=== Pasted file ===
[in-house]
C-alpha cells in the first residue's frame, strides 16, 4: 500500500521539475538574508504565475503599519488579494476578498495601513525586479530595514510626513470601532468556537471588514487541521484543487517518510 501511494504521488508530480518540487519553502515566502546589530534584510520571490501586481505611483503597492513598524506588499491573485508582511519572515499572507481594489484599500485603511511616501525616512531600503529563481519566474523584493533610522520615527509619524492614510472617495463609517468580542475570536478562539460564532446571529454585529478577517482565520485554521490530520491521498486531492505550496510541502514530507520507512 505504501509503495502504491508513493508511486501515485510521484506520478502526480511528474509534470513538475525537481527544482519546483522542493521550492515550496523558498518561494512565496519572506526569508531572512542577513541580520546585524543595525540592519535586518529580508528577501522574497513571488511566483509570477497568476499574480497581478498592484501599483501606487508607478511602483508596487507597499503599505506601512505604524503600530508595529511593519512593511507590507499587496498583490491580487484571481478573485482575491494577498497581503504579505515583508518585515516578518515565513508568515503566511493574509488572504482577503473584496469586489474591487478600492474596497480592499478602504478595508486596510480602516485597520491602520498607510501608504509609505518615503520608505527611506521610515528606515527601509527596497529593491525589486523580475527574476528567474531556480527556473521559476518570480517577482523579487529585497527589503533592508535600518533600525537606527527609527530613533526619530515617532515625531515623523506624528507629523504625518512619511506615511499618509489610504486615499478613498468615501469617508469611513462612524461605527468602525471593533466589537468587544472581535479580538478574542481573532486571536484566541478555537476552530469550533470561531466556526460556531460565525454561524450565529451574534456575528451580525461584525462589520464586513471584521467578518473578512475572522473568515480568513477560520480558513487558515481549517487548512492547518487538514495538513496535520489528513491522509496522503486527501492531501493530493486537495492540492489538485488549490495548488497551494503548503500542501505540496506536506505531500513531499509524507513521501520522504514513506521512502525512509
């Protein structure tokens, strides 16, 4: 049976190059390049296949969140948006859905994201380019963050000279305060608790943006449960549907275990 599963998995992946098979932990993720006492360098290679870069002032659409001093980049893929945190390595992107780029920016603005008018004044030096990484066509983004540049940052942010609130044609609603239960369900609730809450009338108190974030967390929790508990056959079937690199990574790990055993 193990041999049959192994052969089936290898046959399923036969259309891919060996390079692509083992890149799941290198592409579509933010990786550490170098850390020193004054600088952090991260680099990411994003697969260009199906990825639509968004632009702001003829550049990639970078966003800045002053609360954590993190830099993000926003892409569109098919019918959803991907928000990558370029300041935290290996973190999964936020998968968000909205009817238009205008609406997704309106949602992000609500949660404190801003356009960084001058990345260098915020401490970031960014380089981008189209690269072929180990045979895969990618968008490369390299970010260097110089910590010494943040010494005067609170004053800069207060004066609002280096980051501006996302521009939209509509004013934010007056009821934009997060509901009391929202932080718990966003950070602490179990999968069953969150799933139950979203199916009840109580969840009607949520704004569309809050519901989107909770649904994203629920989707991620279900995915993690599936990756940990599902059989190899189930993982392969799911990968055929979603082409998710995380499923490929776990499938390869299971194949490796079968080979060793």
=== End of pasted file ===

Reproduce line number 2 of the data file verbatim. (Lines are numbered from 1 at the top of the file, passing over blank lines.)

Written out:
C-alpha cells in the first residue's frame, strides 16, 4: 500500500521539475538574508504565475503599519488579494476578498495601513525586479530595514510626513470601532468556537471588514487541521484543487517518510 501511494504521488508530480518540487519553502515566502546589530534584510520571490501586481505611483503597492513598524506588499491573485508582511519572515499572507481594489484599500485603511511616501525616512531600503529563481519566474523584493533610522520615527509619524492614510472617495463609517468580542475570536478562539460564532446571529454585529478577517482565520485554521490530520491521498486531492505550496510541502514530507520507512 505504501509503495502504491508513493508511486501515485510521484506520478502526480511528474509534470513538475525537481527544482519546483522542493521550492515550496523558498518561494512565496519572506526569508531572512542577513541580520546585524543595525540592519535586518529580508528577501522574497513571488511566483509570477497568476499574480497581478498592484501599483501606487508607478511602483508596487507597499503599505506601512505604524503600530508595529511593519512593511507590507499587496498583490491580487484571481478573485482575491494577498497581503504579505515583508518585515516578518515565513508568515503566511493574509488572504482577503473584496469586489474591487478600492474596497480592499478602504478595508486596510480602516485597520491602520498607510501608504509609505518615503520608505527611506521610515528606515527601509527596497529593491525589486523580475527574476528567474531556480527556473521559476518570480517577482523579487529585497527589503533592508535600518533600525537606527527609527530613533526619530515617532515625531515623523506624528507629523504625518512619511506615511499618509489610504486615499478613498468615501469617508469611513462612524461605527468602525471593533466589537468587544472581535479580538478574542481573532486571536484566541478555537476552530469550533470561531466556526460556531460565525454561524450565529451574534456575528451580525461584525462589520464586513471584521467578518473578512475572522473568515480568513477560520480558513487558515481549517487548512492547518487538514495538513496535520489528513491522509496522503486527501492531501493530493486537495492540492489538485488549490495548488497551494503548503500542501505540496506536506505531500513531499509524507513521501520522504514513506521512502525512509